We also have great brands as our partners, like Icebug and Houdini– two Swedish brands that uses recycled plastic bottles and lots of other circulated material in their shoes and clothes – and Karün, a Chilean brand that makes sunglasses out of plastic ocean waste. 

In June we also launched a broadcast series on circularity. In each of the episodes we show examples on how waste can be turned into resources. Our upcoming Exponential Climate Action Summit III, which will be broadcast live to a million-wide audience on September 23, will focus on circularity as well. 

Your organization has gracefully participated in #Tiredearth #MASKUARY CAMPAIGN by providing videos/photos/publishing digital art shows. How does a campaign like this raise awareness?

I believe the public needs to be informed about the climate crisis in many different ways, and in a variety of public areas. One reason why so many people have actually followed the advice of keeping distance and avoiding crowds during the pandemic is that the information regarding the dangers of covd-19 have been visible everywhere. This is how we need to tackle the climate crisis as well. By treating is a crisis – and informing the public about it in as many different ways and forms as we can.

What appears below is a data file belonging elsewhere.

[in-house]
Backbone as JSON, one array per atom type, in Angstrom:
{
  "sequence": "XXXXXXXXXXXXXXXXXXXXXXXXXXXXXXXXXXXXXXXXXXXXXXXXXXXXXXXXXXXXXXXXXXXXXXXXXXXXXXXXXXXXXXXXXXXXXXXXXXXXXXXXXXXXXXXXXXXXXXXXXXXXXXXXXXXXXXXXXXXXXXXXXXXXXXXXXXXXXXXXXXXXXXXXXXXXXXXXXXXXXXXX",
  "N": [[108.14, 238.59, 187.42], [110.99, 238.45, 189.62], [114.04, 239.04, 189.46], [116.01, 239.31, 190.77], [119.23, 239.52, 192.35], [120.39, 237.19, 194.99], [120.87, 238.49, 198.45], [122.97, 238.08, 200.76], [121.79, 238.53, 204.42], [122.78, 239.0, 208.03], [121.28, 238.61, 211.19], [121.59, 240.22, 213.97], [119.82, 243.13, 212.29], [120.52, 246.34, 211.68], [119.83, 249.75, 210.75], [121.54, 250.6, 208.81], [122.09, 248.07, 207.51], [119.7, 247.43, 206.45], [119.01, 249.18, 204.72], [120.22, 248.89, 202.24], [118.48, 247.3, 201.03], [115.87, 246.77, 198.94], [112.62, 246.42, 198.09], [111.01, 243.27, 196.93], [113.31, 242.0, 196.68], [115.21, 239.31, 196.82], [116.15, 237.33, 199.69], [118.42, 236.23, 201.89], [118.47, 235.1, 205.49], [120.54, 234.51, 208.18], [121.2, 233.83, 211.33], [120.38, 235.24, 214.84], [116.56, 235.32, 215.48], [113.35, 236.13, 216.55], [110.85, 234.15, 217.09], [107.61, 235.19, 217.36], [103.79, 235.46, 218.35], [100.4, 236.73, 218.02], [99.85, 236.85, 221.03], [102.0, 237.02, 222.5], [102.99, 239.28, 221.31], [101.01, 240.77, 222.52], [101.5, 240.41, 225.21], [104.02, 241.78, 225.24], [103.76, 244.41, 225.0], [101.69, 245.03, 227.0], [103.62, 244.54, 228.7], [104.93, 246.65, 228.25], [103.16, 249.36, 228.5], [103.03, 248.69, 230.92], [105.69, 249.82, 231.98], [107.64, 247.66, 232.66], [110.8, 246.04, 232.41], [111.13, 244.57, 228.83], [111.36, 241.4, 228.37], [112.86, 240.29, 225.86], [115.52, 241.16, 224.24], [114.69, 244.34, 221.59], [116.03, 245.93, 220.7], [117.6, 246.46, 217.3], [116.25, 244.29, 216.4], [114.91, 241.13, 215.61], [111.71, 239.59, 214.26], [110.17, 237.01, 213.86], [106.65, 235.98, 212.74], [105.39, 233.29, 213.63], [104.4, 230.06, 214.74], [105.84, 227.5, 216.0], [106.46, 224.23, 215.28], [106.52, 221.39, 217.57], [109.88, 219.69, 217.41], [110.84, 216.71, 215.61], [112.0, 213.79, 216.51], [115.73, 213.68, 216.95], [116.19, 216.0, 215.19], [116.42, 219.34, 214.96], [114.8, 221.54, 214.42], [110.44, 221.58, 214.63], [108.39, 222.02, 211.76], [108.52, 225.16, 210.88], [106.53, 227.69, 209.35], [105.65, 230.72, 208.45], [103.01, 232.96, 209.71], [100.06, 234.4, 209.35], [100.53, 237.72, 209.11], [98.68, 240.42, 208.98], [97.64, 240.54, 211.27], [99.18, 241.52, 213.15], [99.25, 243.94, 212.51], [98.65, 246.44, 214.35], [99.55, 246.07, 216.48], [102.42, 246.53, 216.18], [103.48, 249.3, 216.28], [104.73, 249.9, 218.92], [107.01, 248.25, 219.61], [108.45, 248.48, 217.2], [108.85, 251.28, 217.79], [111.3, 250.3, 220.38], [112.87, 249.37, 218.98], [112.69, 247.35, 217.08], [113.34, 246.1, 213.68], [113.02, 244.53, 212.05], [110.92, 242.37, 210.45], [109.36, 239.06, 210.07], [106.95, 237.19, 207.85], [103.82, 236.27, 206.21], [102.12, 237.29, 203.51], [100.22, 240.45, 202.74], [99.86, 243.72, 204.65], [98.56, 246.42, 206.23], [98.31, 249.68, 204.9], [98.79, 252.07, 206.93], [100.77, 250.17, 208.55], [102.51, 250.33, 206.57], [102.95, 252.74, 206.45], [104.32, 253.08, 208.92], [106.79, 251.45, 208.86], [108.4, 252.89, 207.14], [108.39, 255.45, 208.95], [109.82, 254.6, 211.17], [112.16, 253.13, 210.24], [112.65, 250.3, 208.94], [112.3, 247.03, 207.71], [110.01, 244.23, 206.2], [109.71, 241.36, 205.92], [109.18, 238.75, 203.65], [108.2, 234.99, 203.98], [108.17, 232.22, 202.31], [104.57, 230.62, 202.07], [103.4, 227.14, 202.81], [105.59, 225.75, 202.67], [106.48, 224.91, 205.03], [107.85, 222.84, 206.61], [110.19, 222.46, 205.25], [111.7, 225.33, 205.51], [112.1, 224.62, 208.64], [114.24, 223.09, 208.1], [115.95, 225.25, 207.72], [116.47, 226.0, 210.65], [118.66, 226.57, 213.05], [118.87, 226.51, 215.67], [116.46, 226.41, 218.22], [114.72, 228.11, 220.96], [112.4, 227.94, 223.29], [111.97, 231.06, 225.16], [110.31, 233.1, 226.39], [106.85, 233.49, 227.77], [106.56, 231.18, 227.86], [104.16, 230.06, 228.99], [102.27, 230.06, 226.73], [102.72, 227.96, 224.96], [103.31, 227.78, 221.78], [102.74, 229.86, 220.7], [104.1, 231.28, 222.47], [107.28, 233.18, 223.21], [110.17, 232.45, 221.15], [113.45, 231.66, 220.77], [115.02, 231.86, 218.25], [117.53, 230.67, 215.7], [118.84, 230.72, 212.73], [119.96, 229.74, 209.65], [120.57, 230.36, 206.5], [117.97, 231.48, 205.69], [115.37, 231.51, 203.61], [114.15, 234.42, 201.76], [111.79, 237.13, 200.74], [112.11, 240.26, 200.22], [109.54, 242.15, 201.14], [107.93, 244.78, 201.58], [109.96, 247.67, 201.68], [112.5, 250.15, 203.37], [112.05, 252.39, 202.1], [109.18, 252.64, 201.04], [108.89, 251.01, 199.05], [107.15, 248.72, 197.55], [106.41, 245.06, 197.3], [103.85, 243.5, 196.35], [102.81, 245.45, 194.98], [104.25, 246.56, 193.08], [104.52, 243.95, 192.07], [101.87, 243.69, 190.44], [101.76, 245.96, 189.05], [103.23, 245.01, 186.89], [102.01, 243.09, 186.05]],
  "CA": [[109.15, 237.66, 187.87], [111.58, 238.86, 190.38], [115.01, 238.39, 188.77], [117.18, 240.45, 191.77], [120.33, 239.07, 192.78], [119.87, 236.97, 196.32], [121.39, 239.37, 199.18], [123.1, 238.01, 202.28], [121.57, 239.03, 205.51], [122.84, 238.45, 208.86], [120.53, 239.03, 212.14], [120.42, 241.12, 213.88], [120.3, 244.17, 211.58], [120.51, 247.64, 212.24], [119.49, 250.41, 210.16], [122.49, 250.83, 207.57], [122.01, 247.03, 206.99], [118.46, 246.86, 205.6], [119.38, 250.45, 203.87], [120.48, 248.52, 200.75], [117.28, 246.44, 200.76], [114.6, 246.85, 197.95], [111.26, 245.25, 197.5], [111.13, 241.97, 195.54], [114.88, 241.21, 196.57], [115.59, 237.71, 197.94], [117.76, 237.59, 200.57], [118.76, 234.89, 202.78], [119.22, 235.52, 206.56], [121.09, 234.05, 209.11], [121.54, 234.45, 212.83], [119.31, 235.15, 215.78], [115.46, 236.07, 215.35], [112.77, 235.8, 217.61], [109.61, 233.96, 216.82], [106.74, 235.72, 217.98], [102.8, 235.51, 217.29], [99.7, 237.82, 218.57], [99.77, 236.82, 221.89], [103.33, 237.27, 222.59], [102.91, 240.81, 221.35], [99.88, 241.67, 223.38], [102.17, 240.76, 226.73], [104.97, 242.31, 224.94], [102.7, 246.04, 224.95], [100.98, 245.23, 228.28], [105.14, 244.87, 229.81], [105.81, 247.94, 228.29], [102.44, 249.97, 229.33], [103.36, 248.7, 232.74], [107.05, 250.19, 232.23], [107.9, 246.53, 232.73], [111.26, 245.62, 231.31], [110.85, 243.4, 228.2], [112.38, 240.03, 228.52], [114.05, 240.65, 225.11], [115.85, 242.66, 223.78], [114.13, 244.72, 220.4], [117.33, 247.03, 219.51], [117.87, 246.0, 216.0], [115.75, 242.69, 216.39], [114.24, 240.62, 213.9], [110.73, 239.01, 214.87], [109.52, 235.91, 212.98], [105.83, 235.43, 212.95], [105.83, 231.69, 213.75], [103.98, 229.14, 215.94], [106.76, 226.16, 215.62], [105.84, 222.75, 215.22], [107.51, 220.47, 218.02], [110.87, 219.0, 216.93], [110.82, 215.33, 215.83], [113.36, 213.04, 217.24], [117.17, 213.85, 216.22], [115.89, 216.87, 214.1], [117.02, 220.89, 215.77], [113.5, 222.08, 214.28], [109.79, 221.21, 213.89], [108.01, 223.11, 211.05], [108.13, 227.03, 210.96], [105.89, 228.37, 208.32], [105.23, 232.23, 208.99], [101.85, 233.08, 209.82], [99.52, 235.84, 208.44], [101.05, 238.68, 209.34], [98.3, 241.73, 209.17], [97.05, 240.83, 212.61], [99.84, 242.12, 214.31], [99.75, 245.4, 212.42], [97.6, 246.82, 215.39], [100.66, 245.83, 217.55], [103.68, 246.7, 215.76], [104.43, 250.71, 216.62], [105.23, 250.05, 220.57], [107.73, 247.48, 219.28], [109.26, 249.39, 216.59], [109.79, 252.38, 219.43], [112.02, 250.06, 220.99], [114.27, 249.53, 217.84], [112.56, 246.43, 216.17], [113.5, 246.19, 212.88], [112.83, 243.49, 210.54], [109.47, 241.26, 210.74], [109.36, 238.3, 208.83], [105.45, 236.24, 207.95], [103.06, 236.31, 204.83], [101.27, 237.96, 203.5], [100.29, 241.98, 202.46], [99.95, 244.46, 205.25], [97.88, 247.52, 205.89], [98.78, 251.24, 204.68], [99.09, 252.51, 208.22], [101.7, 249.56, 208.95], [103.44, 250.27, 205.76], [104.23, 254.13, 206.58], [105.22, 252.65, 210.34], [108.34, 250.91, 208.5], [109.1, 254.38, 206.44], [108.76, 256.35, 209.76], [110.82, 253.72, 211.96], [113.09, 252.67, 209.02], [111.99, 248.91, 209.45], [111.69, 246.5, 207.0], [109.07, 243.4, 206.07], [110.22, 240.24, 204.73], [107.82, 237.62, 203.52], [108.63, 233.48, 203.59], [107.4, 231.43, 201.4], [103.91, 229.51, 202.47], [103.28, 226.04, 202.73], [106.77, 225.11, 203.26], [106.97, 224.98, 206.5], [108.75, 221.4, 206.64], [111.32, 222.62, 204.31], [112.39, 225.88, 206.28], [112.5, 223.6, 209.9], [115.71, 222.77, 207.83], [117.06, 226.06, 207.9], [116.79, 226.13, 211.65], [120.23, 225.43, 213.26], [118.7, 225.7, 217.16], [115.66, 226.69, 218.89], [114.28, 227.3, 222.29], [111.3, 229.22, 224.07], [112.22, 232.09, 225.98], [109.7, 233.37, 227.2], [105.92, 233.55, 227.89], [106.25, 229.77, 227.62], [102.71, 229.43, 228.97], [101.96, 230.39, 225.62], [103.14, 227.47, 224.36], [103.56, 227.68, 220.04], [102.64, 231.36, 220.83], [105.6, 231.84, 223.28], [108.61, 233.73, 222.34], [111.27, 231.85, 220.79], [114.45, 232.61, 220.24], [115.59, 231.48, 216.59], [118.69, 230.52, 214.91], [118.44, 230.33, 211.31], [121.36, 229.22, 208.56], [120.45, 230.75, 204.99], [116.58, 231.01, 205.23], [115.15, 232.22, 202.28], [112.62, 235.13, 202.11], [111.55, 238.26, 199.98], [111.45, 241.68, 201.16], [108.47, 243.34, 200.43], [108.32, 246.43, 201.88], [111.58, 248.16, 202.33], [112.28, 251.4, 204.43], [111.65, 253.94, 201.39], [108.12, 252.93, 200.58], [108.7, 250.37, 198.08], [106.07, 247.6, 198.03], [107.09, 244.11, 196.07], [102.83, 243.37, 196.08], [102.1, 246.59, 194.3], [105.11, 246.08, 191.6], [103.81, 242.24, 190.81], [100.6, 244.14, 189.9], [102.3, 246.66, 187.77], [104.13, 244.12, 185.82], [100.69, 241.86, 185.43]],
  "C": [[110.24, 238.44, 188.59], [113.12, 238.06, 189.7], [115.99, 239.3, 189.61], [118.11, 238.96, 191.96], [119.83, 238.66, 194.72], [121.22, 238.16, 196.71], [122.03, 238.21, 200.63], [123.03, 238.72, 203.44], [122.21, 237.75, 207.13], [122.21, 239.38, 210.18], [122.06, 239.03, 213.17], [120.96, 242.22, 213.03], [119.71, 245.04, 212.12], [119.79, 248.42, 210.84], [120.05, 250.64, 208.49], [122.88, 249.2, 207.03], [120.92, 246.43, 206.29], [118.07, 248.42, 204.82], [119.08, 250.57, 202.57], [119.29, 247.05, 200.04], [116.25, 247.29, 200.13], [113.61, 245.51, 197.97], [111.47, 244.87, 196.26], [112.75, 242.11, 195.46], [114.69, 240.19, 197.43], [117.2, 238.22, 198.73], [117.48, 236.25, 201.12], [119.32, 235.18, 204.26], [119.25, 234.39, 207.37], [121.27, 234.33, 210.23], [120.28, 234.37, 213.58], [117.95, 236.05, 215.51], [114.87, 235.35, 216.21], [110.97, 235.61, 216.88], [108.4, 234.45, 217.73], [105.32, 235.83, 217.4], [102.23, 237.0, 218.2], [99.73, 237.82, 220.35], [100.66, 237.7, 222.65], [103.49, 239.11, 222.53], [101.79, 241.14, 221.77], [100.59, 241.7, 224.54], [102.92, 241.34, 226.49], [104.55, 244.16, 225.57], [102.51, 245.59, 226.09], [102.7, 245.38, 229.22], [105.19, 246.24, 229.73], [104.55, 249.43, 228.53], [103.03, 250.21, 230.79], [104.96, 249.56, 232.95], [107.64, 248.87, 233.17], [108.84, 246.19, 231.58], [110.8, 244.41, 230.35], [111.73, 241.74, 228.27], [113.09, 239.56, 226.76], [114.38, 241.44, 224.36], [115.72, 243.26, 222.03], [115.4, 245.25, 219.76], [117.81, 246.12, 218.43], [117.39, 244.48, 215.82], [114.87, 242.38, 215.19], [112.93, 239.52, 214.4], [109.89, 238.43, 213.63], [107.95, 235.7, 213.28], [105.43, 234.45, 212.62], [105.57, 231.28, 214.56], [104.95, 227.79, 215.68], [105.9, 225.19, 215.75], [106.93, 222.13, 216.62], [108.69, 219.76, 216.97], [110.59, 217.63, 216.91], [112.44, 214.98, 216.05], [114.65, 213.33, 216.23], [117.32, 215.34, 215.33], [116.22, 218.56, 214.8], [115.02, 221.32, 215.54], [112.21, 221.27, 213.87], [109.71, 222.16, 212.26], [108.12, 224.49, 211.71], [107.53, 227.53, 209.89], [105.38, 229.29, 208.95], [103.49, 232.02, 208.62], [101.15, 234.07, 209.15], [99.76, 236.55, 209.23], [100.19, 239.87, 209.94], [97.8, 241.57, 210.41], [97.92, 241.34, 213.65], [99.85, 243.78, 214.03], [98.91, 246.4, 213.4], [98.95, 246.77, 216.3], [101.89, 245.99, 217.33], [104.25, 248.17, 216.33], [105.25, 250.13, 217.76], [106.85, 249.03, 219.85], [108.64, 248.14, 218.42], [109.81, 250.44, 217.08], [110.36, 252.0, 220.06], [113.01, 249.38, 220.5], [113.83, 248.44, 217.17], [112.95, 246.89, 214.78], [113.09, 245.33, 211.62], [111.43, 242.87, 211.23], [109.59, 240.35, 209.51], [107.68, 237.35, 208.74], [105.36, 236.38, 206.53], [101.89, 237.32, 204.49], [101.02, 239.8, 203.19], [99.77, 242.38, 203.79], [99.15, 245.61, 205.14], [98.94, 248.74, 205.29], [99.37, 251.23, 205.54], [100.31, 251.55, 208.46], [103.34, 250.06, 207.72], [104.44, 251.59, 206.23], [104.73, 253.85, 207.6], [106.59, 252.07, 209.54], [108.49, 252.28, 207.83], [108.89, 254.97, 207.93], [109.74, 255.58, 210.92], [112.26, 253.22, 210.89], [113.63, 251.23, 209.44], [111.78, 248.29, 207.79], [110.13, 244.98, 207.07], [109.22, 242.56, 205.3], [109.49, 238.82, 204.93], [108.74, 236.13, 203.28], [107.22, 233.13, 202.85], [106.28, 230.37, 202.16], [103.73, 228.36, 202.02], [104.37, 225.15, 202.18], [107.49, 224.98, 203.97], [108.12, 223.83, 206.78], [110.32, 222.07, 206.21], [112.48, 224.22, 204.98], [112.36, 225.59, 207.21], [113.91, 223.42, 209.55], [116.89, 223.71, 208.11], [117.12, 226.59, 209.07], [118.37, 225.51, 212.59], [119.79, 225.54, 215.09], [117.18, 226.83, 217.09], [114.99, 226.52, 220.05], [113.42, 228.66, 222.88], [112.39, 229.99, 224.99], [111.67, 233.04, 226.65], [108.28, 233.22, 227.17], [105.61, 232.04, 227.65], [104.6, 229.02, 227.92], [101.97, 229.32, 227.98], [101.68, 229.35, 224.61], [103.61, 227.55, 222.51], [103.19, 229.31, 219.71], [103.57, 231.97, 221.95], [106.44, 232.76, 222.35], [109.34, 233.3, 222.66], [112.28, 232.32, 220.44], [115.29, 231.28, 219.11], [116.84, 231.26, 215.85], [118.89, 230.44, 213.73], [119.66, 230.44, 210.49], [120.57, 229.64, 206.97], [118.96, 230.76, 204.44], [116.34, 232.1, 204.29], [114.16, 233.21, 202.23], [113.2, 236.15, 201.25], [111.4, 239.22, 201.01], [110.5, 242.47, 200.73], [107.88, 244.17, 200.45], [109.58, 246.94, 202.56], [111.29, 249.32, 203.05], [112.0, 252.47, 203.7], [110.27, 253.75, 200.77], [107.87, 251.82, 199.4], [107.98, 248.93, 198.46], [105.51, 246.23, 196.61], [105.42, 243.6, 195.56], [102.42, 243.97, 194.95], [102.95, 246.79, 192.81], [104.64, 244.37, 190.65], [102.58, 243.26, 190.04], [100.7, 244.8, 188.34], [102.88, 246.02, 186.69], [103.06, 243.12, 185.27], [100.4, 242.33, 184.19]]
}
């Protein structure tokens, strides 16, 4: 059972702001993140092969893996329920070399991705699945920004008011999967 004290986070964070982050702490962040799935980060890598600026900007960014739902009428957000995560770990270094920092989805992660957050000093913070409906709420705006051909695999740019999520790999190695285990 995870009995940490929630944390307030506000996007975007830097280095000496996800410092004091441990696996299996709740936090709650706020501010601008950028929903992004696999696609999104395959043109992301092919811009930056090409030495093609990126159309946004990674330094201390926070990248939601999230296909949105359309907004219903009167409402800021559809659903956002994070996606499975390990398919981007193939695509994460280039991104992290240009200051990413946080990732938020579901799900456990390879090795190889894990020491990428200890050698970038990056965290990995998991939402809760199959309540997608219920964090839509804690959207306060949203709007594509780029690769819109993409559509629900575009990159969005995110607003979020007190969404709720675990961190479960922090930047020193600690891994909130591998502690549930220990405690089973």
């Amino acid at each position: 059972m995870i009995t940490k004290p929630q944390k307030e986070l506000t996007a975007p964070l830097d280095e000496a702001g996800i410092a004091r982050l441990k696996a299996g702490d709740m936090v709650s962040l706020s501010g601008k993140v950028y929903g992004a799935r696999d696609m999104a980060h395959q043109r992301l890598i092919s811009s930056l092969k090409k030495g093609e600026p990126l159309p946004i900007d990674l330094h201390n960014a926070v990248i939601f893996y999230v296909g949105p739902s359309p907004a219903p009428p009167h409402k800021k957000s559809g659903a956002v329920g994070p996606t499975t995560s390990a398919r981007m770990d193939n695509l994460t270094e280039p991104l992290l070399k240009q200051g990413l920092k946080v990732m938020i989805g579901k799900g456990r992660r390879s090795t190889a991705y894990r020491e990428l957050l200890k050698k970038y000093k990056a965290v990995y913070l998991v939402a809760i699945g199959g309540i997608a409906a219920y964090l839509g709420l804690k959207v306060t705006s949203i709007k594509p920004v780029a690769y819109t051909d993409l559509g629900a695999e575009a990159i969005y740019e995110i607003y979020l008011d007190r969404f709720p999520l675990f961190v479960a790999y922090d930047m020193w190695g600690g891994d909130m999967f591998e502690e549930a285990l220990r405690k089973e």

How can people reach your Organization?

By going to and create an account. It’s free, and gives you access to a well-informed, ad-free social network with a friendly tone and a knowledgeable audience. And it runs on 100 percent renewable energy.

Anything else you might want to add.

Two things. The most precious asset we have is time. It is what we all choose to do with our time that really matters. 

And also: When you do something that is good for the climate, make sure you communicate it to others, because this is how we inspire others to act. Putting solar panels on my roof-top was great, not just because it gave ne clean energy, but also because it was visible to all my neighbours. Just two months after I put solar panels on my roof top, one of my neighbours did the same. And now many others in the block have followed.